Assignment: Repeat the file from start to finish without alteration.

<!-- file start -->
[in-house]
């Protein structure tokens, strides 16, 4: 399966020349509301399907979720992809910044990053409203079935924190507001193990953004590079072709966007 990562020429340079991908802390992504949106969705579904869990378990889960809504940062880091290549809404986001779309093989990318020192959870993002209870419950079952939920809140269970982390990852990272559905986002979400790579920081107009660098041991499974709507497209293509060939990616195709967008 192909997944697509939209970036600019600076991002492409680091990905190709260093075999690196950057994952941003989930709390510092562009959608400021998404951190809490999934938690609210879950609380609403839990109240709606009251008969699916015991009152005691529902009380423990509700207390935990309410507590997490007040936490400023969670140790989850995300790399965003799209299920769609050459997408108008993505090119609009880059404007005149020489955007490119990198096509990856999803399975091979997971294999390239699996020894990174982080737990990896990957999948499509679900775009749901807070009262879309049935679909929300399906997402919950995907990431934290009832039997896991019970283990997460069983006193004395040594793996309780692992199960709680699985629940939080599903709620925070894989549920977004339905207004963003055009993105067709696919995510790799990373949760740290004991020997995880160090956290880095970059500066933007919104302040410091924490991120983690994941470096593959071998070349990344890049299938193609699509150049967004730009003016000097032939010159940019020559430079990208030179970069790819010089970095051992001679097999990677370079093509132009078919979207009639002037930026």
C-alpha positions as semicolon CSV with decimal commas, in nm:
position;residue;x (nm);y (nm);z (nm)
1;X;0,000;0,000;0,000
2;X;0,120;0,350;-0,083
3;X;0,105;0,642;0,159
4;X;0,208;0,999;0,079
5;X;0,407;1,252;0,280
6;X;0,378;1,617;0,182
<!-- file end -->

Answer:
[in-house]
């Protein structure tokens, strides 16, 4: 399966020349509301399907979720992809910044990053409203079935924190507001193990953004590079072709966007 990562020429340079991908802390992504949106969705579904869990378990889960809504940062880091290549809404986001779309093989990318020192959870993002209870419950079952939920809140269970982390990852990272559905986002979400790579920081107009660098041991499974709507497209293509060939990616195709967008 192909997944697509939209970036600019600076991002492409680091990905190709260093075999690196950057994952941003989930709390510092562009959608400021998404951190809490999934938690609210879950609380609403839990109240709606009251008969699916015991009152005691529902009380423990509700207390935990309410507590997490007040936490400023969670140790989850995300790399965003799209299920769609050459997408108008993505090119609009880059404007005149020489955007490119990198096509990856999803399975091979997971294999390239699996020894990174982080737990990896990957999948499509679900775009749901807070009262879309049935679909929300399906997402919950995907990431934290009832039997896991019970283990997460069983006193004395040594793996309780692992199960709680699985629940939080599903709620925070894989549920977004339905207004963003055009993105067709696919995510790799990373949760740290004991020997995880160090956290880095970059500066933007919104302040410091924490991120983690994941470096593959071998070349990344890049299938193609699509150049967004730009003016000097032939010159940019020559430079990208030179970069790819010089970095051992001679097999990677370079093509132009078919979207009639002037930026």
C-alpha positions as semicolon CSV with decimal commas, in nm:
position;residue;x (nm);y (nm);z (nm)
1;X;0,000;0,000;0,000
2;X;0,120;0,350;-0,083
3;X;0,105;0,642;0,159
4;X;0,208;0,999;0,079
5;X;0,407;1,252;0,280
6;X;0,378;1,617;0,182